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Judge Halts Bills Targeting Governor's Authority, But The Battle Continues

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AP Photo/Timothy D. Easley, File
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Wednesday marked a win for the Beshear administration in court with the temporary halt of several Republican-led efforts to curb the governor's authority. But it's only the latest development in an escalating tug-of-war between the governor and the General Assembly.

There bipartisan stars aligned briefly this session, most notably on the issue of rescuing historical horse racing games in the commonwealth and a decision to drop impeachment petitions, but the overall dynamic has been one of tension between an overwhelmingly Republican legislature and a lone Democratic governor.

"Whether it's emergency powers or the governor's office of agriculture policy," Beshear said there are "a number of other bills out there about stripping governors — this governor — of authority that every other governor has had."

This week, Franklin Circuit Judge Phillip Shepherd temporarily stopped the implementation of three major priority bills designed to rein in the executive, which are likely to end up before the state Supreme Court.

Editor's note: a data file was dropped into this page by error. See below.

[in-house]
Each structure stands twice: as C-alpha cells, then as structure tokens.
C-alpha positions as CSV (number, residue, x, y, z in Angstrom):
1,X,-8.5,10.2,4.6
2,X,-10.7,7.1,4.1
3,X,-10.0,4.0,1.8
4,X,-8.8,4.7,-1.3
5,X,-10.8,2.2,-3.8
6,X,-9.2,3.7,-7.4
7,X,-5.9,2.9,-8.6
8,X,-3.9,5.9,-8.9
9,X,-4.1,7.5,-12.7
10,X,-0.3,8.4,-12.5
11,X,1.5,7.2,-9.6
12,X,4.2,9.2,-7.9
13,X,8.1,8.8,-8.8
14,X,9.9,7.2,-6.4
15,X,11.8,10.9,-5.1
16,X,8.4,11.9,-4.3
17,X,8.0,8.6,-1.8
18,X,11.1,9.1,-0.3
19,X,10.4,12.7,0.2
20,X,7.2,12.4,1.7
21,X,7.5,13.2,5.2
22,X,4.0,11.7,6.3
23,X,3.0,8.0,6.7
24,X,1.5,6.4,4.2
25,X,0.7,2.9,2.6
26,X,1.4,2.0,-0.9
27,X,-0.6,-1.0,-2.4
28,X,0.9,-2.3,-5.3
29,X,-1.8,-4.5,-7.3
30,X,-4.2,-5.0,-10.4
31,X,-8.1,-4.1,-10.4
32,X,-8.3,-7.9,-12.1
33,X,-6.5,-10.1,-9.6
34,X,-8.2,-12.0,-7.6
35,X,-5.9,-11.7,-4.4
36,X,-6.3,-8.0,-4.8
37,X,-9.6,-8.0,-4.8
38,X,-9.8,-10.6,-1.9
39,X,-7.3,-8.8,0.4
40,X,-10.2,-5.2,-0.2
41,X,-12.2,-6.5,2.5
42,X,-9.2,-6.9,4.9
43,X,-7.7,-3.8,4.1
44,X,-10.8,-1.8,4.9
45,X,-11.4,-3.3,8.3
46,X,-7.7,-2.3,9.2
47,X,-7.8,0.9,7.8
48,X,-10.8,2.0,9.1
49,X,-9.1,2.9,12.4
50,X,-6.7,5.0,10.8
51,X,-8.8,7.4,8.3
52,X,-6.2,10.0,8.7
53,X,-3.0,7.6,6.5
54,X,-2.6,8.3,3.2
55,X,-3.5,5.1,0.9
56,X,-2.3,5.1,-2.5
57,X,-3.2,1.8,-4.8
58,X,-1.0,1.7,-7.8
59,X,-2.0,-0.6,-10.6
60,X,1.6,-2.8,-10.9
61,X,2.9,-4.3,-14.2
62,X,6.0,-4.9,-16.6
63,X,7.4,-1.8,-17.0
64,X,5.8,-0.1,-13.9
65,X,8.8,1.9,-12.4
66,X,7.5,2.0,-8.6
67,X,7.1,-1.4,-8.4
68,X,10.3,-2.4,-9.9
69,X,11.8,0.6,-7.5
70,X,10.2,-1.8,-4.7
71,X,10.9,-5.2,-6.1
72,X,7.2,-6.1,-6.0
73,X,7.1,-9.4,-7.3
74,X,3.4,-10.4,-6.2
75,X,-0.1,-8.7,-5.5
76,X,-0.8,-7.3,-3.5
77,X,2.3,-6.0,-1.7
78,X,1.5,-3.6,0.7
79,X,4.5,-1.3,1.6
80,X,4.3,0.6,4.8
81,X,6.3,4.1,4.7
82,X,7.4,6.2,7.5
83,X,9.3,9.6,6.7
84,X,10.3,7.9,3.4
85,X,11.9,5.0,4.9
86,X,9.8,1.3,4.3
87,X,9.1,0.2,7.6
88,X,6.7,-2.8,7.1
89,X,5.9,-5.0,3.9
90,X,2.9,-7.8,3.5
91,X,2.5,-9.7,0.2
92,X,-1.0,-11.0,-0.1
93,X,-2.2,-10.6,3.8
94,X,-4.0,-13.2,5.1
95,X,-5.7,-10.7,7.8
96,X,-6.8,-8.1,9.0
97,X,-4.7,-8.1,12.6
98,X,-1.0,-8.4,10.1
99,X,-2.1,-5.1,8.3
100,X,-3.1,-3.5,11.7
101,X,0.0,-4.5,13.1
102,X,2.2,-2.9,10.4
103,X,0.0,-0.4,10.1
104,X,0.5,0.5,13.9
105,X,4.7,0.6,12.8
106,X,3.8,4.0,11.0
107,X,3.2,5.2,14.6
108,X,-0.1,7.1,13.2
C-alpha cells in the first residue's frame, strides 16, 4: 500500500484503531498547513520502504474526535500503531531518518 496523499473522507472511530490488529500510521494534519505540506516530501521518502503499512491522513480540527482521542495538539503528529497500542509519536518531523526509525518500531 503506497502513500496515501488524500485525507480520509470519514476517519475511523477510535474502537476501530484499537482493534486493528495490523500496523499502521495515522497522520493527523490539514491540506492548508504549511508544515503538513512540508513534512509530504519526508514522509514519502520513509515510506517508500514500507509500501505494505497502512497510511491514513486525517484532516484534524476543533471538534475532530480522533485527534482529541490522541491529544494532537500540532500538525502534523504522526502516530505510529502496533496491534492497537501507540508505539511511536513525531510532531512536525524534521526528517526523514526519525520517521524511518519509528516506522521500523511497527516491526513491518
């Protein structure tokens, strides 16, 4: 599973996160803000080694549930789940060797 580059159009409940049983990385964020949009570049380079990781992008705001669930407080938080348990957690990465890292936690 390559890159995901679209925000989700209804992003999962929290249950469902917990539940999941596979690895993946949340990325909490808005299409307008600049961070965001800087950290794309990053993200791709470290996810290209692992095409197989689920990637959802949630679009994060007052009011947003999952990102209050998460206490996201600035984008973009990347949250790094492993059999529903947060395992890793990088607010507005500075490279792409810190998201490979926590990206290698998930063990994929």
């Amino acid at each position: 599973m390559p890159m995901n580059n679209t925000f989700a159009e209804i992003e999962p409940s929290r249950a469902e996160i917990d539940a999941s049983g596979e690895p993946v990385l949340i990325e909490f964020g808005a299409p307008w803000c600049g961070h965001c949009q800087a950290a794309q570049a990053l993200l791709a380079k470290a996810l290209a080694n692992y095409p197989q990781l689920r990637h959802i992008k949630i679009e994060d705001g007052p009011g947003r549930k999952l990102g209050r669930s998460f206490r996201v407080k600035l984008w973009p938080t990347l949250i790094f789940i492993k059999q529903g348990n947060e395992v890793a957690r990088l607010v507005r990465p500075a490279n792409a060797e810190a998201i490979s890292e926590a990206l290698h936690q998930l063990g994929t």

But the legislature has made it clear they believe correcting what they see as this governor's excesses as a mandate from the voters. Take Senate President Pro Tempore David Givens' recent floor speech blasting the administration over its handling of the unemployment crisis.

"We cannot legislate that the executive branch function efficiently or effectively," the leading Republican argued. "We can't legislate that. It's up to them." 

Yet Republicans have aimed their sights on more than emergency powers, weighing bills that limit the governor's choices when picking a U.S. Senate replacement and moving enforcement of abortion laws from the Cabinet for Health and Family Services to the attorney general, among other priorities.

It's a dynamic playing out across the country, as the National Conference of State Legislatures reports lawmakers in at least 40 states are considering more than 200 bills or resolutions 2021 targeting emergency executive powers.

Josh James fell in love with college radio at Western Kentucky University's student station, New Rock 92 (now Revolution 91.7). After working as a DJ and program director, he knew he wanted to come home to Lexington and try his hand in public radio.